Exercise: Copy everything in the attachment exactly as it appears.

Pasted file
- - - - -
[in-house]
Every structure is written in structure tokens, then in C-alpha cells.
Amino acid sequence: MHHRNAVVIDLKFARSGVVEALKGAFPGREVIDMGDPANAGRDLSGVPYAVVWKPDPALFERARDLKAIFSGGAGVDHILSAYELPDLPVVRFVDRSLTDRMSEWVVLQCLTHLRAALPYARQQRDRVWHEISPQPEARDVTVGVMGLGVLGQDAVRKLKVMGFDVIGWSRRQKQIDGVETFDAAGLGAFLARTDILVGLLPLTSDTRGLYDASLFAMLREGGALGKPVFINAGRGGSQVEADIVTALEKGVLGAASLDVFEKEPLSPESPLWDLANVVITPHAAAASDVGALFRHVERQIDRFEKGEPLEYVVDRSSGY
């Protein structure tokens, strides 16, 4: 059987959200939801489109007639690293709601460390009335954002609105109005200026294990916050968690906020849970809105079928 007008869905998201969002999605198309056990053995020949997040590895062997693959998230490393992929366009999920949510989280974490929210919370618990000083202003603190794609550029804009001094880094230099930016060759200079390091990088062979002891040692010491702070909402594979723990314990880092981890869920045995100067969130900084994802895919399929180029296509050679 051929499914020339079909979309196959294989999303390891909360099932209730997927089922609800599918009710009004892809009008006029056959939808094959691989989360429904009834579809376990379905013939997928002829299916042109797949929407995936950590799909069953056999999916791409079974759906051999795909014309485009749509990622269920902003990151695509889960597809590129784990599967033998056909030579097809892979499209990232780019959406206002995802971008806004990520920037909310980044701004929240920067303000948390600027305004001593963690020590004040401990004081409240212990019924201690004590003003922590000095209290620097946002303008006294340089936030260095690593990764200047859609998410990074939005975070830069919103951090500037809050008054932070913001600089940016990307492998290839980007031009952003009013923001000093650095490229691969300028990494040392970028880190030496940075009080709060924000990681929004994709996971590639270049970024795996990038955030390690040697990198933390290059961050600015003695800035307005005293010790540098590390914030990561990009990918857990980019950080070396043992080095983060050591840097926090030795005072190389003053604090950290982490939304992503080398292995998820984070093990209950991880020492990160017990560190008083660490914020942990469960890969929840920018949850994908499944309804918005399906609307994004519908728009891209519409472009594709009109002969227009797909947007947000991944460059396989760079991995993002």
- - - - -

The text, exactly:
[in-house]
Every structure is written in structure tokens, then in C-alpha cells.
Amino acid sequence: MHHRNAVVIDLKFARSGVVEALKGAFPGREVIDMGDPANAGRDLSGVPYAVVWKPDPALFERARDLKAIFSGGAGVDHILSAYELPDLPVVRFVDRSLTDRMSEWVVLQCLTHLRAALPYARQQRDRVWHEISPQPEARDVTVGVMGLGVLGQDAVRKLKVMGFDVIGWSRRQKQIDGVETFDAAGLGAFLARTDILVGLLPLTSDTRGLYDASLFAMLREGGALGKPVFINAGRGGSQVEADIVTALEKGVLGAASLDVFEKEPLSPESPLWDLANVVITPHAAAASDVGALFRHVERQIDRFEKGEPLEYVVDRSSGY
């Protein structure tokens, strides 16, 4: 059987959200939801489109007639690293709601460390009335954002609105109005200026294990916050968690906020849970809105079928 007008869905998201969002999605198309056990053995020949997040590895062997693959998230490393992929366009999920949510989280974490929210919370618990000083202003603190794609550029804009001094880094230099930016060759200079390091990088062979002891040692010491702070909402594979723990314990880092981890869920045995100067969130900084994802895919399929180029296509050679 051929499914020339079909979309196959294989999303390891909360099932209730997927089922609800599918009710009004892809009008006029056959939808094959691989989360429904009834579809376990379905013939997928002829299916042109797949929407995936950590799909069953056999999916791409079974759906051999795909014309485009749509990622269920902003990151695509889960597809590129784990599967033998056909030579097809892979499209990232780019959406206002995802971008806004990520920037909310980044701004929240920067303000948390600027305004001593963690020590004040401990004081409240212990019924201690004590003003922590000095209290620097946002303008006294340089936030260095690593990764200047859609998410990074939005975070830069919103951090500037809050008054932070913001600089940016990307492998290839980007031009952003009013923001000093650095490229691969300028990494040392970028880190030496940075009080709060924000990681929004994709996971590639270049970024795996990038955030390690040697990198933390290059961050600015003695800035307005005293010790540098590390914030990561990009990918857990980019950080070396043992080095983060050591840097926090030795005072190389003053604090950290982490939304992503080398292995998820984070093990209950991880020492990160017990560190008083660490914020942990469960890969929840920018949850994908499944309804918005399906609307994004519908728009891209519409472009594709009109002969227009797909947007947000991944460059396989760079991995993002």